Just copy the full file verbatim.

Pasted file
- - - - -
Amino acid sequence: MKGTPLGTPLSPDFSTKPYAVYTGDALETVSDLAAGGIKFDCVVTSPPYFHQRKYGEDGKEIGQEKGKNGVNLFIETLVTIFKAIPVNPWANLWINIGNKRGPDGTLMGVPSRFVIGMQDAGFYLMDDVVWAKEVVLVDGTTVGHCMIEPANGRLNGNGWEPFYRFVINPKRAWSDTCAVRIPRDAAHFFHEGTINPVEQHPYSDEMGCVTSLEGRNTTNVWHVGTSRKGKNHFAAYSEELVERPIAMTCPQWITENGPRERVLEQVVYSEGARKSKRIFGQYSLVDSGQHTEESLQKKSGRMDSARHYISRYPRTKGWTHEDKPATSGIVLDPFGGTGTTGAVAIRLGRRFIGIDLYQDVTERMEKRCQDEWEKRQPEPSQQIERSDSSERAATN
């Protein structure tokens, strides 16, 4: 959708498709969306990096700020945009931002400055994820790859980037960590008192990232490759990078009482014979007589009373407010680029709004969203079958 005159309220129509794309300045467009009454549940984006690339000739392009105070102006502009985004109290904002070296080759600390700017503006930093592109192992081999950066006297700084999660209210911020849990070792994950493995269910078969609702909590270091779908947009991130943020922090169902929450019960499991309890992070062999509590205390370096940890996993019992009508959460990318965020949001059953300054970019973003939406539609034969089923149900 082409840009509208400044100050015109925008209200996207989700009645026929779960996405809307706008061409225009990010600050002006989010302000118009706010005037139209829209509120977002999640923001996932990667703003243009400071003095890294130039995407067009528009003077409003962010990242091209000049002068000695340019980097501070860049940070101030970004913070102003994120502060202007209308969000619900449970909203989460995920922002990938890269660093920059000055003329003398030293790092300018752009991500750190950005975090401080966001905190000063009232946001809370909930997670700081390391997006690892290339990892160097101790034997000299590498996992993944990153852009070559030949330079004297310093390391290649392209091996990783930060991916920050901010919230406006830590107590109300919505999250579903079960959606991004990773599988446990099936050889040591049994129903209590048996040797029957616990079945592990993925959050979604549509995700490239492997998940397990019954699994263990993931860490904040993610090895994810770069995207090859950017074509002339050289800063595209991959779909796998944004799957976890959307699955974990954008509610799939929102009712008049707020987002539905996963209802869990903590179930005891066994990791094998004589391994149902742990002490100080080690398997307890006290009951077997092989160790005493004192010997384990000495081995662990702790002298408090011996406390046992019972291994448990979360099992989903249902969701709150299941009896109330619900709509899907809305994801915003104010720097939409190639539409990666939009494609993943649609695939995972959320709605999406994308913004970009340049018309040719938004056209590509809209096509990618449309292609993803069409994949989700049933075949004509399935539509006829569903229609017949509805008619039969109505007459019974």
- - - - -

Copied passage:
Amino acid sequence: MKGTPLGTPLSPDFSTKPYAVYTGDALETVSDLAAGGIKFDCVVTSPPYFHQRKYGEDGKEIGQEKGKNGVNLFIETLVTIFKAIPVNPWANLWINIGNKRGPDGTLMGVPSRFVIGMQDAGFYLMDDVVWAKEVVLVDGTTVGHCMIEPANGRLNGNGWEPFYRFVINPKRAWSDTCAVRIPRDAAHFFHEGTINPVEQHPYSDEMGCVTSLEGRNTTNVWHVGTSRKGKNHFAAYSEELVERPIAMTCPQWITENGPRERVLEQVVYSEGARKSKRIFGQYSLVDSGQHTEESLQKKSGRMDSARHYISRYPRTKGWTHEDKPATSGIVLDPFGGTGTTGAVAIRLGRRFIGIDLYQDVTERMEKRCQDEWEKRQPEPSQQIERSDSSERAATN
């Protein structure tokens, strides 16, 4: 959708498709969306990096700020945009931002400055994820790859980037960590008192990232490759990078009482014979007589009373407010680029709004969203079958 005159309220129509794309300045467009009454549940984006690339000739392009105070102006502009985004109290904002070296080759600390700017503006930093592109192992081999950066006297700084999660209210911020849990070792994950493995269910078969609702909590270091779908947009991130943020922090169902929450019960499991309890992070062999509590205390370096940890996993019992009508959460990318965020949001059953300054970019973003939406539609034969089923149900 082409840009509208400044100050015109925008209200996207989700009645026929779960996405809307706008061409225009990010600050002006989010302000118009706010005037139209829209509120977002999640923001996932990667703003243009400071003095890294130039995407067009528009003077409003962010990242091209000049002068000695340019980097501070860049940070101030970004913070102003994120502060202007209308969000619900449970909203989460995920922002990938890269660093920059000055003329003398030293790092300018752009991500750190950005975090401080966001905190000063009232946001809370909930997670700081390391997006690892290339990892160097101790034997000299590498996992993944990153852009070559030949330079004297310093390391290649392209091996990783930060991916920050901010919230406006830590107590109300919505999250579903079960959606991004990773599988446990099936050889040591049994129903209590048996040797029957616990079945592990993925959050979604549509995700490239492997998940397990019954699994263990993931860490904040993610090895994810770069995207090859950017074509002339050289800063595209991959779909796998944004799957976890959307699955974990954008509610799939929102009712008049707020987002539905996963209802869990903590179930005891066994990791094998004589391994149902742990002490100080080690398997307890006290009951077997092989160790005493004192010997384990000495081995662990702790002298408090011996406390046992019972291994448990979360099992989903249902969701709150299941009896109330619900709509899907809305994801915003104010720097939409190639539409990666939009494609993943649609695939995972959320709605999406994308913004970009340049018309040719938004056209590509809209096509990618449309292609993803069409994949989700049933075949004509399935539509006829569903229609017949509805008619039969109505007459019974």